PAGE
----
To Captain Jackson, commanding the W. H. D. C. Wright, of Baltimore, belongs the honor of being the first to beard the lion. Cape St. Roque, and to triumphantly demonstrate the accuracy of the Sailing Directions. Inferences were supplanted by facts. The maritime world hastened to acknowledge the benefit conferred, to contribute aid to the rapid and complete application of Maury's system to all seas. The way was open, and there were thousands to follow.

The Brussels Conference, of which Maury was the author, provided for co-operation. Its occurrence and its action marked the era of international adoption of his system of observation. Simple as were the means by which these results were obtained, they astonished the world.

He also instituted the System of Deep-Sea Sounding, rendering easy of accomplishment all operations of that character since undertaken, and leading directly to the establishment of Telegraphic communication between the continents by Cable on the bed of the ocean. In these labors he was effectively assisted by the genius of one of our colleagues, Col. John M. Brooke, then on duty in the Naval Observatory, whose Deep-Sea Sounding Apparatus first brought up specimens, whilst it fathomed the depths of the ocean.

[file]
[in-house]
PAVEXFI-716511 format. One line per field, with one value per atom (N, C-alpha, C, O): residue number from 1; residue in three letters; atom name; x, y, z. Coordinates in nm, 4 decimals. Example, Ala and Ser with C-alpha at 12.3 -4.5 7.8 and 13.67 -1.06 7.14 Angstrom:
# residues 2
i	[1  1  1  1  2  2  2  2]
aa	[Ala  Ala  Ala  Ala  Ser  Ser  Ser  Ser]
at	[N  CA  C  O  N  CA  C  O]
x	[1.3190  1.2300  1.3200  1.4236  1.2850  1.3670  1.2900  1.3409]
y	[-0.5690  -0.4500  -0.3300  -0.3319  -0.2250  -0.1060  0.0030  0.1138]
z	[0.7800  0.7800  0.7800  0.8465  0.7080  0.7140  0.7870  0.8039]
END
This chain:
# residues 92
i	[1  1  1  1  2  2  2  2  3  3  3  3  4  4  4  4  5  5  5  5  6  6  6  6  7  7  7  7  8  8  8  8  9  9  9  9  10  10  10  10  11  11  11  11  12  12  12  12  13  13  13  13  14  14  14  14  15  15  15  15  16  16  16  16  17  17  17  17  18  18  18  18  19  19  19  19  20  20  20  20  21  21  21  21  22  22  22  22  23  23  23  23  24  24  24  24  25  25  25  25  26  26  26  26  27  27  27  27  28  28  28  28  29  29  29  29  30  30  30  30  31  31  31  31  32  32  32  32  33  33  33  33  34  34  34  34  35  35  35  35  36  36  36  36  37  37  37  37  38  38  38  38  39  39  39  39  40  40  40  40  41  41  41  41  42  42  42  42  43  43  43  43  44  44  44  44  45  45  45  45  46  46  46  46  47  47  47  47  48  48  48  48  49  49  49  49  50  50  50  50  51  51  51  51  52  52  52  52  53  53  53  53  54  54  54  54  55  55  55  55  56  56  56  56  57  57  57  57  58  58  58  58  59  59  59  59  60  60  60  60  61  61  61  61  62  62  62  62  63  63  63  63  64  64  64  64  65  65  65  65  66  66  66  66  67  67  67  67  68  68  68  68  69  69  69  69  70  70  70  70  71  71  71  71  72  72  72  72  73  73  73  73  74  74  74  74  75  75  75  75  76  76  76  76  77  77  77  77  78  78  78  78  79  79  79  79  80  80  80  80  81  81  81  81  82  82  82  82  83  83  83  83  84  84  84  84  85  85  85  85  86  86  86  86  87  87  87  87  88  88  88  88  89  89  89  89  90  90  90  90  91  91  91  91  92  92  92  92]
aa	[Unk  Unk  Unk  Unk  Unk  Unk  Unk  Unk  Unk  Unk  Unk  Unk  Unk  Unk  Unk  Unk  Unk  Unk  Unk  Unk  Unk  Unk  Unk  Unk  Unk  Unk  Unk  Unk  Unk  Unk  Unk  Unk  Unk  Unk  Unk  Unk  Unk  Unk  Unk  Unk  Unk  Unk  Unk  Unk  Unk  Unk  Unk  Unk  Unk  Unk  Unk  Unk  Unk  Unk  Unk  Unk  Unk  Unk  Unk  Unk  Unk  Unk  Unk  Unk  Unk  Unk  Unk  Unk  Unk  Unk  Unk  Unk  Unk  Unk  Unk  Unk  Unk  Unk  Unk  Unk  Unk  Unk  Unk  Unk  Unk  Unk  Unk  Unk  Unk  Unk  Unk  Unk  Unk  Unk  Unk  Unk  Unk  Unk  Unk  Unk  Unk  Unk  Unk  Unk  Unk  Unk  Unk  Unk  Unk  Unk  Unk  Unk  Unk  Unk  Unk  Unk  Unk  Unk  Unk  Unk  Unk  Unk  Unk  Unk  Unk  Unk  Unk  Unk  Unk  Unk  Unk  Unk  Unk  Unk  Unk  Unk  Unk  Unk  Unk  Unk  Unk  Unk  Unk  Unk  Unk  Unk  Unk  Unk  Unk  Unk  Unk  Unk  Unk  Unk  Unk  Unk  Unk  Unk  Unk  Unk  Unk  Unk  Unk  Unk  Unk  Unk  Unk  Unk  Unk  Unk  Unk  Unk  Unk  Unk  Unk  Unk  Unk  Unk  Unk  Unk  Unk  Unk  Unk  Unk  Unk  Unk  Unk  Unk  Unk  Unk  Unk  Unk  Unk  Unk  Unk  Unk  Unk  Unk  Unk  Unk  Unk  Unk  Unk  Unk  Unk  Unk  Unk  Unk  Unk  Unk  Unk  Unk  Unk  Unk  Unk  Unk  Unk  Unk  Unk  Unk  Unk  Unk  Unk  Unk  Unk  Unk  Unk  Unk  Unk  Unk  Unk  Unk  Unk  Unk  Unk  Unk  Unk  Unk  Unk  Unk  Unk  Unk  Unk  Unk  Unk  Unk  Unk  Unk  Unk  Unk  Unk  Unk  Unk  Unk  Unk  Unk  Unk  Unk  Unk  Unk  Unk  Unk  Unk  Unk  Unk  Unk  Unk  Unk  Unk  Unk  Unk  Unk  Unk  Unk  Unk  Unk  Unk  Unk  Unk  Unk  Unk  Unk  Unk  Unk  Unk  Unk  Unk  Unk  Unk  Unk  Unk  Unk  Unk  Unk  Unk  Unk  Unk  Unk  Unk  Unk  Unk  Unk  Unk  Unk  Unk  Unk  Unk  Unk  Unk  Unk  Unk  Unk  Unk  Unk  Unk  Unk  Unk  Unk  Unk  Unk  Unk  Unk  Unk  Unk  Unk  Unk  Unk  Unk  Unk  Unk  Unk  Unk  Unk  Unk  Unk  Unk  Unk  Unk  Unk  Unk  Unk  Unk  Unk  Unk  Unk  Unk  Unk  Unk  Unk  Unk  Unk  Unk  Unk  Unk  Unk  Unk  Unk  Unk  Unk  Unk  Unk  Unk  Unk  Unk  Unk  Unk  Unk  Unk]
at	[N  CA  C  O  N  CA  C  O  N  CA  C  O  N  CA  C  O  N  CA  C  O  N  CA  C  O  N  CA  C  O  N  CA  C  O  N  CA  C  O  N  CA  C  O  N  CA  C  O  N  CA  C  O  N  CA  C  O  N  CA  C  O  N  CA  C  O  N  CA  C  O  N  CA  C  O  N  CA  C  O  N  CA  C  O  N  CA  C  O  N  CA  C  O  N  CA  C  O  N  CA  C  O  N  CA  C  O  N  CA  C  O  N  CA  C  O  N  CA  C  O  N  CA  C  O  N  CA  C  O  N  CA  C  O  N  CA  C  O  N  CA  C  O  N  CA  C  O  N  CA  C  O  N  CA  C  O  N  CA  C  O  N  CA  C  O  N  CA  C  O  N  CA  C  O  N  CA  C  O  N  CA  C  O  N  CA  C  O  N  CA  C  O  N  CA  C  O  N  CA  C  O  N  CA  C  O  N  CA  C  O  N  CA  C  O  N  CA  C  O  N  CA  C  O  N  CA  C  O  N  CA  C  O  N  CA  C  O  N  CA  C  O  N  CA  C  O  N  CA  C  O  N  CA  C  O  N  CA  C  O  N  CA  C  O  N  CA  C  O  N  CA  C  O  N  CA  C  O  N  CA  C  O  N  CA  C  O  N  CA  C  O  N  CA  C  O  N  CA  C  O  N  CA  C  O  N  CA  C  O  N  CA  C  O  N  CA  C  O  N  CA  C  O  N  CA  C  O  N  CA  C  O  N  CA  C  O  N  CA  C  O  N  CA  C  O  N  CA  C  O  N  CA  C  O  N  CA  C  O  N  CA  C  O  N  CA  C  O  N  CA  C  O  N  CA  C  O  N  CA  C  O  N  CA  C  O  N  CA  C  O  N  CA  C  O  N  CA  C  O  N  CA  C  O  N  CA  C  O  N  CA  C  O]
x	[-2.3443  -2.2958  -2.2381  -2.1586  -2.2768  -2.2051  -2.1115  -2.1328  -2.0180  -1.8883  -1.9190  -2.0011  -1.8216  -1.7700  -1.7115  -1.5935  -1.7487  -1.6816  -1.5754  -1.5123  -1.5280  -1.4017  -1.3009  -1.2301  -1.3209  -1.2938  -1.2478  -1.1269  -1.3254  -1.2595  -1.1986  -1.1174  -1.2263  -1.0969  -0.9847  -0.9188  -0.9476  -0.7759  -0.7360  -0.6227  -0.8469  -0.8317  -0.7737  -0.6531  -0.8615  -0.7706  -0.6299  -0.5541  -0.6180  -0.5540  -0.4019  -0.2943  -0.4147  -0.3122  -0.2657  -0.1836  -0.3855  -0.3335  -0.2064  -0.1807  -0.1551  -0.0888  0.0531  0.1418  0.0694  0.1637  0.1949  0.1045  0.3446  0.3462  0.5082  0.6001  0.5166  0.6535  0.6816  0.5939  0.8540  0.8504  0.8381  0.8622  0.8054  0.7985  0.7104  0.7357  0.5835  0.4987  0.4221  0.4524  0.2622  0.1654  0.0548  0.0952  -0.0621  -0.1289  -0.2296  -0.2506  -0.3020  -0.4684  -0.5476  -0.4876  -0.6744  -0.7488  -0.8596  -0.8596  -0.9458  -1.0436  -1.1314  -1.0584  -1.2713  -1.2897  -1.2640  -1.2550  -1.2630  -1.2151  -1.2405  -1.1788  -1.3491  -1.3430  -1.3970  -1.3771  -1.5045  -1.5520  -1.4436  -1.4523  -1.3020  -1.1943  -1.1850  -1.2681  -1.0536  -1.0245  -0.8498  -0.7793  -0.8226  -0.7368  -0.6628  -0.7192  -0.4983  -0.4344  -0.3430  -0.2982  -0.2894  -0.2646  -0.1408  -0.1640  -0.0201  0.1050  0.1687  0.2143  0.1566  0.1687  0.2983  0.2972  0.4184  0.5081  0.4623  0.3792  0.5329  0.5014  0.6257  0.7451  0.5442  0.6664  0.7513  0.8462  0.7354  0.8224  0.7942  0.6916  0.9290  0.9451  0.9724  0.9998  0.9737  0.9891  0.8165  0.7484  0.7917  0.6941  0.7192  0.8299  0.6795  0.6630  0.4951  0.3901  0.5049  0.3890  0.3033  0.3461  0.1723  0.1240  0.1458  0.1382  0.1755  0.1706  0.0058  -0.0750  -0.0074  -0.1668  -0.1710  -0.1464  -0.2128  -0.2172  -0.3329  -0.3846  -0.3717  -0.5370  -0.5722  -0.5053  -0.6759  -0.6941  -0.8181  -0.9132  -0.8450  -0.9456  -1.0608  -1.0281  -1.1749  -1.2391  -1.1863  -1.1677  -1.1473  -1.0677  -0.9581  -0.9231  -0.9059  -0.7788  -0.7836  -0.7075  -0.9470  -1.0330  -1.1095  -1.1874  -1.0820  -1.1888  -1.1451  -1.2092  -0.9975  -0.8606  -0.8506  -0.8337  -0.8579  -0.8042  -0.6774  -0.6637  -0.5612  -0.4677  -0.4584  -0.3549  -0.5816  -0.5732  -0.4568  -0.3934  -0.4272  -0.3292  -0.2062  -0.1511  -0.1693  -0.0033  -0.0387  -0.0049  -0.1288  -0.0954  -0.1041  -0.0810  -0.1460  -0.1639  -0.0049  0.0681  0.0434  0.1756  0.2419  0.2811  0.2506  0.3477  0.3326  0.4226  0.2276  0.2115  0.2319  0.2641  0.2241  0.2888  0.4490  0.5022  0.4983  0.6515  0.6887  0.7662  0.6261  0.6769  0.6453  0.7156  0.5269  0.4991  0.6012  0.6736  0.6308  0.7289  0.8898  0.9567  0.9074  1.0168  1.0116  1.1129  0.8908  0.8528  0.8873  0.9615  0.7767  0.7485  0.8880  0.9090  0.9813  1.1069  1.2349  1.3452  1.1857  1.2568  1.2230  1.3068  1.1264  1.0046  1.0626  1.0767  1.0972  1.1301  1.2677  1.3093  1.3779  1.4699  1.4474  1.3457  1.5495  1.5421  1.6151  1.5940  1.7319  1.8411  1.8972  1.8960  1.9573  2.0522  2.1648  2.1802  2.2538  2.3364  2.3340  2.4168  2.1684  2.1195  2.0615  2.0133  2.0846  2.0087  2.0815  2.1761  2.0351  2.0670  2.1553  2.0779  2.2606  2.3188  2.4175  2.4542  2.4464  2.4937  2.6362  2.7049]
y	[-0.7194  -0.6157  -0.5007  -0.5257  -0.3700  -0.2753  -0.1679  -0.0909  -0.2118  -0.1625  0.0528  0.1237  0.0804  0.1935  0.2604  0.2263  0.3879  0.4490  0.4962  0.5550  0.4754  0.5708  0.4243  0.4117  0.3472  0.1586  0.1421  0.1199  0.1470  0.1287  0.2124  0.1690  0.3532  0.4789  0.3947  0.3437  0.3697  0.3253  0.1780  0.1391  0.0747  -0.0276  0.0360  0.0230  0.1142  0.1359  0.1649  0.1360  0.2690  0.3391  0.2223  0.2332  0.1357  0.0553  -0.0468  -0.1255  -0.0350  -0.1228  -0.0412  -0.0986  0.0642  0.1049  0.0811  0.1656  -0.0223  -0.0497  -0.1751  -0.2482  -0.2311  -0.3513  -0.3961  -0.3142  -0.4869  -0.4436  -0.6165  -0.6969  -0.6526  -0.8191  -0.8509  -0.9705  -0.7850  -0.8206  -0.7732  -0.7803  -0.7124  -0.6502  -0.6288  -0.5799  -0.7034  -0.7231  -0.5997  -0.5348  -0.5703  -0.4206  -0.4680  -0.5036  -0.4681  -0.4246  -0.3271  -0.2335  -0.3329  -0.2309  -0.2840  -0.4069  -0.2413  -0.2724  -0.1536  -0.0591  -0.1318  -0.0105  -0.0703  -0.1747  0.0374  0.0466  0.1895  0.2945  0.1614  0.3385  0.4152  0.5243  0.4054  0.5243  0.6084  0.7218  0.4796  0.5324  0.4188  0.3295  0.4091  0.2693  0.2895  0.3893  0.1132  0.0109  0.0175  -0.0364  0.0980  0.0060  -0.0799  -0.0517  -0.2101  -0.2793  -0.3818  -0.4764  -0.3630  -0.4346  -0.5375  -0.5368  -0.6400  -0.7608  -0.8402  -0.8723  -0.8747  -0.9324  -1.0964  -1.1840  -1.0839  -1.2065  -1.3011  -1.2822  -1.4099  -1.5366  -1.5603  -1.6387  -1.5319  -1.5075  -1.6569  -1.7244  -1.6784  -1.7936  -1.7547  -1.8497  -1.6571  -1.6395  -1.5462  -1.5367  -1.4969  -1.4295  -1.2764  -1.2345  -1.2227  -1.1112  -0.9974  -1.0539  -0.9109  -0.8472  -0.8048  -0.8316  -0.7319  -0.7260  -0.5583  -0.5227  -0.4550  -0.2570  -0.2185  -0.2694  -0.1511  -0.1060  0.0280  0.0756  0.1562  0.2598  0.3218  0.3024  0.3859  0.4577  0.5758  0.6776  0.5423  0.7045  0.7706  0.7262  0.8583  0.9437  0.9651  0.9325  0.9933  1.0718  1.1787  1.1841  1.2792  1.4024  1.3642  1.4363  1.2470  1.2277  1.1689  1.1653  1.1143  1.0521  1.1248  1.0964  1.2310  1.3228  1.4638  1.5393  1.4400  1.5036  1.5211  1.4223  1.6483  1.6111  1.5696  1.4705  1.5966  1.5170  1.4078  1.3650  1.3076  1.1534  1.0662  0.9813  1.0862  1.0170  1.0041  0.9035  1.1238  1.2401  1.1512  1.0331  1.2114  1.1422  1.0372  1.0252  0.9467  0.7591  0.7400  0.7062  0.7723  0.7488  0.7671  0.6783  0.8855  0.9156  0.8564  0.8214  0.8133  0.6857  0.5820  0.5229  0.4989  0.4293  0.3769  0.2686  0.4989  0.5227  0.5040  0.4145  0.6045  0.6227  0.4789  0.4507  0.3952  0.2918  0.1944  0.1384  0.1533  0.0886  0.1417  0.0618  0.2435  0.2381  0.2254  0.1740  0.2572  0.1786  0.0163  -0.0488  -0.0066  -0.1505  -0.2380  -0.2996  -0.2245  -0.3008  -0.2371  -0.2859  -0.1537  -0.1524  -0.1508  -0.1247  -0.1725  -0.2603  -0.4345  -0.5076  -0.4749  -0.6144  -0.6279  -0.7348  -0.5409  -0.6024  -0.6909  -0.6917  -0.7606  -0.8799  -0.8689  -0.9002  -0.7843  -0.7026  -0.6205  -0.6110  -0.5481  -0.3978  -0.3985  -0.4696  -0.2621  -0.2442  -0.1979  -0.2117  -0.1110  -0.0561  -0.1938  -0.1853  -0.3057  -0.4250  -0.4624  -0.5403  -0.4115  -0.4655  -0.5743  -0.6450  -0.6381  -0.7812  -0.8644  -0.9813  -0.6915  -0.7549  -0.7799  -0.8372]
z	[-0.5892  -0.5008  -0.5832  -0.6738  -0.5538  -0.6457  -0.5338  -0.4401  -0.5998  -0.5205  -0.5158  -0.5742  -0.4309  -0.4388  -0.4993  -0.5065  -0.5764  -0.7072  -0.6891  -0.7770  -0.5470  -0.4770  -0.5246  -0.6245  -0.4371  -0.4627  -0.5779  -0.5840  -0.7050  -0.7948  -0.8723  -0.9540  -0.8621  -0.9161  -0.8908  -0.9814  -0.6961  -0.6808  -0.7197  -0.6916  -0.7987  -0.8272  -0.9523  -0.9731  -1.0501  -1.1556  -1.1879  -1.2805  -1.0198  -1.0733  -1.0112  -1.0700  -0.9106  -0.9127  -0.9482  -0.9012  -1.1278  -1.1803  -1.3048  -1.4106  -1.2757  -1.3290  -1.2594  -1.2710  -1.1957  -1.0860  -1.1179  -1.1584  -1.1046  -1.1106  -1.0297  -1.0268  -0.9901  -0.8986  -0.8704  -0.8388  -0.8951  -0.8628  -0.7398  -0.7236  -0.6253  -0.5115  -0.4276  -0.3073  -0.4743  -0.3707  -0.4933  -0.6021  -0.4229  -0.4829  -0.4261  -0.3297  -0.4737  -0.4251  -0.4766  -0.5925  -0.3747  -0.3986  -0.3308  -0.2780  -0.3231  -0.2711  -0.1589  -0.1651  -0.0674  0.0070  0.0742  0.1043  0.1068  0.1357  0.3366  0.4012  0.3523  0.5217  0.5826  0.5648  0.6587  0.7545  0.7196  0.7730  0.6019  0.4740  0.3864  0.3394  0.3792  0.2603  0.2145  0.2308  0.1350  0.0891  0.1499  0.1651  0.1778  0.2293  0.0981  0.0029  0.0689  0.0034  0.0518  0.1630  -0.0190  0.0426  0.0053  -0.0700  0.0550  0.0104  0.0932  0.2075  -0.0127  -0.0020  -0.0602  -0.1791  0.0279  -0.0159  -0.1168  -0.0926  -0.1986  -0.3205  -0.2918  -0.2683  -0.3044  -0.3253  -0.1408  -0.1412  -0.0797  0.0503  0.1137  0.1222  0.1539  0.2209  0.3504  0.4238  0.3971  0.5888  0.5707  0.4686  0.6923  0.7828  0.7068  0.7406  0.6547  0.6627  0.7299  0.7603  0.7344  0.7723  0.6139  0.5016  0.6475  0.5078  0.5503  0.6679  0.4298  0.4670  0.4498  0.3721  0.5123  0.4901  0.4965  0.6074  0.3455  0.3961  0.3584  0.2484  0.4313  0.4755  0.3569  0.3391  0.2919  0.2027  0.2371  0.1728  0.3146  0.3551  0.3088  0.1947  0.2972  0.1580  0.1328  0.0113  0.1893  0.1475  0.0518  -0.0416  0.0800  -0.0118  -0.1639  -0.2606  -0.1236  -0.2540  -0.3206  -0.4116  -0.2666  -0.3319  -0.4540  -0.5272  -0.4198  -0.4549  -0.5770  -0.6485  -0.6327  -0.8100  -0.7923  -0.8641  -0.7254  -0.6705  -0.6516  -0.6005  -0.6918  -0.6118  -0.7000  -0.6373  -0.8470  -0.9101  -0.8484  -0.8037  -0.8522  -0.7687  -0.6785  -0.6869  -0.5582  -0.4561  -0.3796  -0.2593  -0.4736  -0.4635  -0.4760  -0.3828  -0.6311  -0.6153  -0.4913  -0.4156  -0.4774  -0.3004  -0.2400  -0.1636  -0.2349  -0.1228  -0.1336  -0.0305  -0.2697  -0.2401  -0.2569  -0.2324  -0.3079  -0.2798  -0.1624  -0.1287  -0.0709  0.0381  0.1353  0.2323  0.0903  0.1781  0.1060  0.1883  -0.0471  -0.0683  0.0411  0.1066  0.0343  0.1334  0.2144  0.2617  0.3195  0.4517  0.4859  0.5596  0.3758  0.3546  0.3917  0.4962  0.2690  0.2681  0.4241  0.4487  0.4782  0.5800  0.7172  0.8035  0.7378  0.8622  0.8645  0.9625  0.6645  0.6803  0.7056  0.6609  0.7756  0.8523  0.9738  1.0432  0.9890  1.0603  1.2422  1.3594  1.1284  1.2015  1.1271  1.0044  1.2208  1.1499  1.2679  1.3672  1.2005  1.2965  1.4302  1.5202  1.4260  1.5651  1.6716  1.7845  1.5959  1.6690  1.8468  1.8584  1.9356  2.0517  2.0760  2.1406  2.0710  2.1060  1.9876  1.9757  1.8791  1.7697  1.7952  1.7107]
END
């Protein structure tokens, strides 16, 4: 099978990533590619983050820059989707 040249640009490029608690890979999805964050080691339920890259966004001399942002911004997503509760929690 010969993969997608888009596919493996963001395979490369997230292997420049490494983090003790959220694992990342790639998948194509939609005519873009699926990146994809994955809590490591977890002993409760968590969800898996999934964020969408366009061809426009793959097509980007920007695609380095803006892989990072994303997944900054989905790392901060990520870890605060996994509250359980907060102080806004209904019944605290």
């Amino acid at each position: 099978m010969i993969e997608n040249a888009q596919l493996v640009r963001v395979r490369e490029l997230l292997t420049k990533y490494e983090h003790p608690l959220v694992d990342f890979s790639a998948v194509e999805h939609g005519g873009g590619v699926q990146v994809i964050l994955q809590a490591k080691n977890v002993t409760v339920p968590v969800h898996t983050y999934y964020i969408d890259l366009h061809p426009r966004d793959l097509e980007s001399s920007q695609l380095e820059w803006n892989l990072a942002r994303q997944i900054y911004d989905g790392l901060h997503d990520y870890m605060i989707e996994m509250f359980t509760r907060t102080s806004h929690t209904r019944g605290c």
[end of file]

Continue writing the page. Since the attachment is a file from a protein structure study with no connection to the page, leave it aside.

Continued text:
But to these immediately practical and beneficial results there was still something to be added. The investigations, of which they were the first fruits, presented materials for a work that should make clear to the landsman as well as to the mariner, the wonderful mechanism of the Sea, with its currents and its atmosphere; and this he did in his well-known work, "The Physical Geography of the Sea" which, translated into the languages of France, Germany, Holland, Norway, Spain, and Italy, has spread the fame of its author throughout Europe.